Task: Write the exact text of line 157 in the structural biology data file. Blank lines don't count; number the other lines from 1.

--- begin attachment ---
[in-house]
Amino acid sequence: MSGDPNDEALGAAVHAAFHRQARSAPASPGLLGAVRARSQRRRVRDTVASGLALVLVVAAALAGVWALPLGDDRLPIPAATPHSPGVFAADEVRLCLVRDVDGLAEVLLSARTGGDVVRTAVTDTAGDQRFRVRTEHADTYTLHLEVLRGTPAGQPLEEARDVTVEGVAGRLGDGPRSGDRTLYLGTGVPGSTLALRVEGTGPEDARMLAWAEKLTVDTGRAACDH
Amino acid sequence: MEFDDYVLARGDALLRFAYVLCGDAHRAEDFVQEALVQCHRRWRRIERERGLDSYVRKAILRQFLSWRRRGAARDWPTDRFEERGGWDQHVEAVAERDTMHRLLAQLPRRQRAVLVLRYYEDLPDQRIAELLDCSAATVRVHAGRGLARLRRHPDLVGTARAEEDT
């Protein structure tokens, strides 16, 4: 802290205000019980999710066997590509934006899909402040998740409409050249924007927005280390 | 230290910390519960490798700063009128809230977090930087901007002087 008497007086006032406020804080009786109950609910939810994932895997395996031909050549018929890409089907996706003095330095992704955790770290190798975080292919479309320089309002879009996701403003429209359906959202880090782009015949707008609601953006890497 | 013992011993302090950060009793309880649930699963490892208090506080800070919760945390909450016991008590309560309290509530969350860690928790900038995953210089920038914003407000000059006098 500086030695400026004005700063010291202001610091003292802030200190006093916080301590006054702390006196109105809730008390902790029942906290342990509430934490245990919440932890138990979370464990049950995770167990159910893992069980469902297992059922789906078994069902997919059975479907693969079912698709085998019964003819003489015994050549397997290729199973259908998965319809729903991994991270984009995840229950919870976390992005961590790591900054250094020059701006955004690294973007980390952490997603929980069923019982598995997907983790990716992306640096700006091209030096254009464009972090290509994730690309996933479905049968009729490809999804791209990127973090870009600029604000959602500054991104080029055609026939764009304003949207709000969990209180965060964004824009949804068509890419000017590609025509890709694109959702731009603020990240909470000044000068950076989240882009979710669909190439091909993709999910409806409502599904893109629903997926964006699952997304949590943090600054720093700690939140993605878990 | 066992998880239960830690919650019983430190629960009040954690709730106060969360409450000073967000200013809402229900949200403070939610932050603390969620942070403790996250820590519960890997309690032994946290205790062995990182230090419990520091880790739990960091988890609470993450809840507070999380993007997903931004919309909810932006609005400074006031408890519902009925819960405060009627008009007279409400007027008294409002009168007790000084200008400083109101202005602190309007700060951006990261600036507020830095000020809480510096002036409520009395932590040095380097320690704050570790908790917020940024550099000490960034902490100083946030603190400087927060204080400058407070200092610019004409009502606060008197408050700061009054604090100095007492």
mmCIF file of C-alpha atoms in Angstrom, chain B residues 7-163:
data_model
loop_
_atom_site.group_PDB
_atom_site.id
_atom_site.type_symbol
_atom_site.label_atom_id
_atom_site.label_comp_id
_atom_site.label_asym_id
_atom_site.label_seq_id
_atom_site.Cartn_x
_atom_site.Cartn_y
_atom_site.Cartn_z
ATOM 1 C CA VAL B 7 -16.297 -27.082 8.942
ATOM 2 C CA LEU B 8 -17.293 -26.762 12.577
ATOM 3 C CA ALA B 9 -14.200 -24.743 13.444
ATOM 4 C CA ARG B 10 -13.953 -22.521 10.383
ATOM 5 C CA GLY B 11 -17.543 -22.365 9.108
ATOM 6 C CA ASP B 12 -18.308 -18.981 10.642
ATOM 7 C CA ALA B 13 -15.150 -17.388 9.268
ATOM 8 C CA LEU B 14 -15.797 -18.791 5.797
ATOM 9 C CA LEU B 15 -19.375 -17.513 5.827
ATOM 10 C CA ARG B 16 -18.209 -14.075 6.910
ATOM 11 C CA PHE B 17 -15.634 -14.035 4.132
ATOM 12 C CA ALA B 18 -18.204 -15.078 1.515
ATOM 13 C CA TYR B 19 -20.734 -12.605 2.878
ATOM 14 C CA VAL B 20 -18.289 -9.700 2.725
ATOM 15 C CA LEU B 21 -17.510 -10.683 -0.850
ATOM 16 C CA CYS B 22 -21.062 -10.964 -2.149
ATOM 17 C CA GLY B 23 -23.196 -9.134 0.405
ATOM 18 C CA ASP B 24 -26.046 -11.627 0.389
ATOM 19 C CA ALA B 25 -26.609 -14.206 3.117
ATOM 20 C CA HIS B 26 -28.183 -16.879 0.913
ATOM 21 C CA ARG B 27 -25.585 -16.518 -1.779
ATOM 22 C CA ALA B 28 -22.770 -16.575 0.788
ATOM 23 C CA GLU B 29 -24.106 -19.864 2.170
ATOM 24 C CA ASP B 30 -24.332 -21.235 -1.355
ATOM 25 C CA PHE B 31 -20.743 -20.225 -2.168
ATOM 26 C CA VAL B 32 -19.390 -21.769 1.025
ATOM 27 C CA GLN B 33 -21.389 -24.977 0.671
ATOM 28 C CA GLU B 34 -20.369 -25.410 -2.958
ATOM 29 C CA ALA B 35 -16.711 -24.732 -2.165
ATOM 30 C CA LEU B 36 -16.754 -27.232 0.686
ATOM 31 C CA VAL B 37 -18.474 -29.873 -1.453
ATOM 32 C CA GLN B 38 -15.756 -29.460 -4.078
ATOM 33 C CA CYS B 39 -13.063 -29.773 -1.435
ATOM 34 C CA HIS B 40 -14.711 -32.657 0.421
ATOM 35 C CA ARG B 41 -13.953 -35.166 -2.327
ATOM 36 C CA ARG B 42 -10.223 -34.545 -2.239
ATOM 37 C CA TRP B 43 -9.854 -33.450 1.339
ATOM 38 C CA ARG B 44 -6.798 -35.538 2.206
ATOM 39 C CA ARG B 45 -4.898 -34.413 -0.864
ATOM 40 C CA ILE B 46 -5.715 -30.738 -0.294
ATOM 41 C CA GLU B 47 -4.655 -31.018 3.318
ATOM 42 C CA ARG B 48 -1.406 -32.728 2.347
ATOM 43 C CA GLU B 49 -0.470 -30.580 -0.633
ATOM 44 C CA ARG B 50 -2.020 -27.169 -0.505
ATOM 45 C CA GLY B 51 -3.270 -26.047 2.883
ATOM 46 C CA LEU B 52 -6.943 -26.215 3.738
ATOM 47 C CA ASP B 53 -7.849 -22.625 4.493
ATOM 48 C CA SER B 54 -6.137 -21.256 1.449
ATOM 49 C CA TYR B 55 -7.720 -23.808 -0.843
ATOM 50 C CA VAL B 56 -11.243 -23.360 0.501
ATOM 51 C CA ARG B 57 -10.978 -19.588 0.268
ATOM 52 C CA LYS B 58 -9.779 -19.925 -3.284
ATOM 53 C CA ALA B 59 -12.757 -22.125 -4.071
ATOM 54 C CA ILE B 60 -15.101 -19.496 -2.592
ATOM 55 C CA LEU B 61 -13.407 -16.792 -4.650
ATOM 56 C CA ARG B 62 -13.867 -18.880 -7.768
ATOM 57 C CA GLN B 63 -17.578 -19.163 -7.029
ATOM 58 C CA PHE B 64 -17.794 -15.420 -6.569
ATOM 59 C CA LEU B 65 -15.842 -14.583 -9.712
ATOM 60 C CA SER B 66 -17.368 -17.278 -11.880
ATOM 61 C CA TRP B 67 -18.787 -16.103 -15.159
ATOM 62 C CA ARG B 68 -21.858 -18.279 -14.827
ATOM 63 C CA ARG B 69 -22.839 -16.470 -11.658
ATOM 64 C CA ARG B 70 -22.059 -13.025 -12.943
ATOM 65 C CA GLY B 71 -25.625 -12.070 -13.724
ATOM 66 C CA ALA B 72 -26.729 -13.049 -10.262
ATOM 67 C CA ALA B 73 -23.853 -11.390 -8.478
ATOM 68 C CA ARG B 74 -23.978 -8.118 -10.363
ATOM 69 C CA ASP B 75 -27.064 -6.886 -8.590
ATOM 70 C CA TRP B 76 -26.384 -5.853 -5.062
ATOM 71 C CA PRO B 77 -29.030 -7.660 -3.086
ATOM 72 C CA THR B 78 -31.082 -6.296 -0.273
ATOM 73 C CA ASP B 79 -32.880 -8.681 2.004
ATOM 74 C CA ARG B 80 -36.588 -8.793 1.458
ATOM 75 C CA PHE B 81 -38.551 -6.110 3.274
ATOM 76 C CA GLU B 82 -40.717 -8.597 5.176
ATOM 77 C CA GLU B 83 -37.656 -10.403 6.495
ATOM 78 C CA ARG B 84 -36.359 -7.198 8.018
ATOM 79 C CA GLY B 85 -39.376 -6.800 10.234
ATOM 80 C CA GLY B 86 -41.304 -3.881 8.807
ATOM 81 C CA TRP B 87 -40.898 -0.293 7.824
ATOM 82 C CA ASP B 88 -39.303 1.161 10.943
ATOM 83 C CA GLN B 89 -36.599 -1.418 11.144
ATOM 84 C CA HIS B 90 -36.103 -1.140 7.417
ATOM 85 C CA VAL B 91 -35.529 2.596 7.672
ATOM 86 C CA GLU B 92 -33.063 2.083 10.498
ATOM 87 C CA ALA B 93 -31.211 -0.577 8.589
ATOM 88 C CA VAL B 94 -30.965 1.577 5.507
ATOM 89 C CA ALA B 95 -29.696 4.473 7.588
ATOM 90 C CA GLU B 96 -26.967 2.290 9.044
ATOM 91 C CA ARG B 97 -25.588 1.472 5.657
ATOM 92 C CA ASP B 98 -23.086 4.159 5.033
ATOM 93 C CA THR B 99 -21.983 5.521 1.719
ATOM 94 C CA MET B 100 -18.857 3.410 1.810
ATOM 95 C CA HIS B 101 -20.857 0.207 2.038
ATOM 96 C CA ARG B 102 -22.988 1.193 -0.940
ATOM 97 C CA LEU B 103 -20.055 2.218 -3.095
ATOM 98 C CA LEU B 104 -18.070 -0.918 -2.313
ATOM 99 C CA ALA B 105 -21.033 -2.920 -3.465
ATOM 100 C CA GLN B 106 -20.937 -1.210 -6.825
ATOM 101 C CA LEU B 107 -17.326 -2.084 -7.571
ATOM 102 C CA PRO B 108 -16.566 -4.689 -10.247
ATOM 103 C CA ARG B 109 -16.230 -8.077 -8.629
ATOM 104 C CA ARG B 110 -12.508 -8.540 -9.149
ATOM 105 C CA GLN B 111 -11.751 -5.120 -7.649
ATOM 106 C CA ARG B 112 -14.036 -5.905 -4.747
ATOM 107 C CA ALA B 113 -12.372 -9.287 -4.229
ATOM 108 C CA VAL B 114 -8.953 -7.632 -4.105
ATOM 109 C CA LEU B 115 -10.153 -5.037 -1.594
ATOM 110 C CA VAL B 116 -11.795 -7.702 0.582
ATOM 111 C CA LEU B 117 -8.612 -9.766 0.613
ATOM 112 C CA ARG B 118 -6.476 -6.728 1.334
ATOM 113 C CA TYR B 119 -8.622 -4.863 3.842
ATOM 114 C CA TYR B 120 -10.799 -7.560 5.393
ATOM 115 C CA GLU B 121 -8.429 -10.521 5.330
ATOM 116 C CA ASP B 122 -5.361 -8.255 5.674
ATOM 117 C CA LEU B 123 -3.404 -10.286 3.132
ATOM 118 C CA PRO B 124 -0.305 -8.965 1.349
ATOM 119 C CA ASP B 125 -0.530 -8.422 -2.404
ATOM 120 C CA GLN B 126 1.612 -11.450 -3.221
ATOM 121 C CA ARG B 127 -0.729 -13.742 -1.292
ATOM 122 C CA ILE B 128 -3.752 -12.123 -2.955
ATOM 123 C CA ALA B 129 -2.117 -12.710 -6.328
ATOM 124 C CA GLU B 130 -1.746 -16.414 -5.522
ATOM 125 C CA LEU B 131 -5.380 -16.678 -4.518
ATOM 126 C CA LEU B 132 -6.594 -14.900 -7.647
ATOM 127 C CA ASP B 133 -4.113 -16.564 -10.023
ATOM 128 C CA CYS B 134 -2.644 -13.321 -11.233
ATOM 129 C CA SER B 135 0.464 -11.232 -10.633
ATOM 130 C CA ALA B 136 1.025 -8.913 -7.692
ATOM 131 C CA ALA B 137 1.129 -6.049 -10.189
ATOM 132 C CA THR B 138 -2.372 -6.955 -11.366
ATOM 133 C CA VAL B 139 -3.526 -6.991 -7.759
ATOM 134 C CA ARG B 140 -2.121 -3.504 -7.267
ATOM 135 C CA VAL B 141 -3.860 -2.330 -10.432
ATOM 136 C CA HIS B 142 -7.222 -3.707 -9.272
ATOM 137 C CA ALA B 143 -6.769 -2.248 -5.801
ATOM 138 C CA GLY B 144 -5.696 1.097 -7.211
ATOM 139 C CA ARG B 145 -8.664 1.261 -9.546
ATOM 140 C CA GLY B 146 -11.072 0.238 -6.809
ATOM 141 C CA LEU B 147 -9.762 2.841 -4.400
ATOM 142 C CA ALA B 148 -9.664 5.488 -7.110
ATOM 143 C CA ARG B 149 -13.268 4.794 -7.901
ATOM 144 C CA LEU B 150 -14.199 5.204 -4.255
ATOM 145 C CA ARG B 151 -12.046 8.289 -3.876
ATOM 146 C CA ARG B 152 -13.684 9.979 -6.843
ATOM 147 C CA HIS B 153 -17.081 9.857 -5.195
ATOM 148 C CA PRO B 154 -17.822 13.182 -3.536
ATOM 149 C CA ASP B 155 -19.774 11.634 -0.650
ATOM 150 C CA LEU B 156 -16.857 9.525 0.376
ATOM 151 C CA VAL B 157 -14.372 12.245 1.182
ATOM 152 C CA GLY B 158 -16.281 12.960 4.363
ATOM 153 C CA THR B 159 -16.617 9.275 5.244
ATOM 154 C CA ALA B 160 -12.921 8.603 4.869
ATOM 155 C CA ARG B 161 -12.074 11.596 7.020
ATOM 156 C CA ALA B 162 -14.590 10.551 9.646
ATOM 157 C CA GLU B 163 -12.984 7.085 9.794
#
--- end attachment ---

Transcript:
ATOM 140 C CA GLY B 146 -11.072 0.238 -6.809